Connecting Socially with Hearing Loss
Having hearing loss should never stop you from being an active part of your social network, but for many people, it is helpful and supportive to also belong to communities for the deaf and hard of hearing. People with hearing loss can offer advice and support each other, as they can more easily sympathize than a person without hearing loss.
Online Oasis for Those with Hearing Loss
There are many internet communities tailored specifically to deaf people and people with hearing loss. Deaf and HoH were founded in 2008 by Senthil Srinivasan, who grew up with moderate hearing loss and often struggled with feeling isolated among his peers.
Srinivasan started the site to share his experiences, and it soon grew to an entire online network of people across the country. The site has resources for those with hearing loss, a blog, a newsletter, a chat room, and an online forum that allow anyone with hearing loss to communicate with each other, regardless of geographical location.
Hearing Health & Technology Matters is another online hearing loss community that focuses on spotlighting hearing loss experiences from many different people. The site also gathers content about hearing-related studies, new drug and therapy treatments, the history of hearing technology, and much more.
There is a wide variety of articles on many different subjects that many people with hearing loss may find fascinating!
The Hearing Health Foundation is the largest private funder of hearing research and has spent the last three decades donating millions of dollars to furthering hearing loss and tinnitus research.
They publish a free magazine that is a valuable resource for hearing loss research, products, and technology. The Hearing Health Foundation has also created a community of philanthropists and encourages people to share their stories of hearing loss.
Hearing Loss Communities Across the Country
If the online network isn’t your style, you may be able to join a nearby community for the deaf and hard of hearing, depending on where you live. For example, there are several community centers in Florida that cater to the deaf and hard of hearing. The Community Center for the Deaf and Hard of Hearing in Sarasota, FL, offers services like American Sign Language classes, provides peer mentors, and distributes special telecommunication devices. They also have a busy calendar of monthly events like socials, “silent dinners”, coffee and tea chats, and more.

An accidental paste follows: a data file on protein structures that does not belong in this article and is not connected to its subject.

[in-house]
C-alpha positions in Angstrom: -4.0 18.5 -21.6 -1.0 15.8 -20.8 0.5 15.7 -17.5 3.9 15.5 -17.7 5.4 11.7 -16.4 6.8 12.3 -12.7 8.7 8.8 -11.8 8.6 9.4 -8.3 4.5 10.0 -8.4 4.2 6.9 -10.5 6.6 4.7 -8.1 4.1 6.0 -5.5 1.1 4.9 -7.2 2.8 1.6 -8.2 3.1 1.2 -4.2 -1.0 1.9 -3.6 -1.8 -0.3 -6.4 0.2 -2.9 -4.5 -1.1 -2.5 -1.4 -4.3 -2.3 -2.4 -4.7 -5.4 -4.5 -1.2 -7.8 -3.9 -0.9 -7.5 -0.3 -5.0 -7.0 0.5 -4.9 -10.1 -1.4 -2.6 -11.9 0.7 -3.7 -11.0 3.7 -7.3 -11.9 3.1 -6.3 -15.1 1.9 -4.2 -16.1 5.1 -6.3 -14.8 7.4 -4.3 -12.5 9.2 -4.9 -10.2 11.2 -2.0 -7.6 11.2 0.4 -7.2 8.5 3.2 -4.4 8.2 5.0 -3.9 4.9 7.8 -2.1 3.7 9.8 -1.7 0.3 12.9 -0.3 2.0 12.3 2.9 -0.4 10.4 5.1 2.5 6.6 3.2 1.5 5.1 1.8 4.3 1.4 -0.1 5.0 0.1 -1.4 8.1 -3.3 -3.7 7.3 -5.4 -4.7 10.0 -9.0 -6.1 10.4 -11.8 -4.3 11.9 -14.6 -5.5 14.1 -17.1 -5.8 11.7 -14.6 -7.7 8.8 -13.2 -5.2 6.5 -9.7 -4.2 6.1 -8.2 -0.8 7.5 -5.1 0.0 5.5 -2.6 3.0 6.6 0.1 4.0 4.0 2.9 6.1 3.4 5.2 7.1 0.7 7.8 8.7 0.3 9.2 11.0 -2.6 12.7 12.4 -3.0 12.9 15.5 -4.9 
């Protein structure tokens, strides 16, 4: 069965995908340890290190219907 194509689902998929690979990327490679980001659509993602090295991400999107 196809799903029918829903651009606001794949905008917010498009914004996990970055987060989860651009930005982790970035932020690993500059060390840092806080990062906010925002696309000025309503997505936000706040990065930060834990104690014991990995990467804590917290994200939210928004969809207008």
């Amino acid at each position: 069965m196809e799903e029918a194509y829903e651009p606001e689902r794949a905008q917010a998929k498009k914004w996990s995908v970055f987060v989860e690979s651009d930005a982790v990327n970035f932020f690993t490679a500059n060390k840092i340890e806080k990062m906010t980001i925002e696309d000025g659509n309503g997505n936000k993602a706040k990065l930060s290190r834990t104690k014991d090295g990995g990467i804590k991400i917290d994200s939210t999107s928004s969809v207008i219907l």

Traveling north, the Cleveland Hearing & Speech Center also offers a community center, providing hearing screenings, hearing aid sales and fittings, sign language interpretation, financial assistance for hearing devices, and more. The Cleveland community center has many classes and resources especially for families with children who are deaf or hard of hearing, helping families adjust to a new lifestyle together.
How To Find Hearing Communities and Chapters
If you’re looking to find a community near you, explore the Hearing Loss Association of America’s website: they have chapters in almost every state, and it’s easy to find a group near you! HLAA chapters allow you to meet and speak with others with hearing loss, receive and provide peer support, take part in educational programs, and take advantage of resources in your area.
Whether you were born with hearing loss or experiencing it now for the first time, joining some type of hearing loss community can be a supportive and encouraging experience. Explore the sites we’ve mentioned above, or go out and find your own!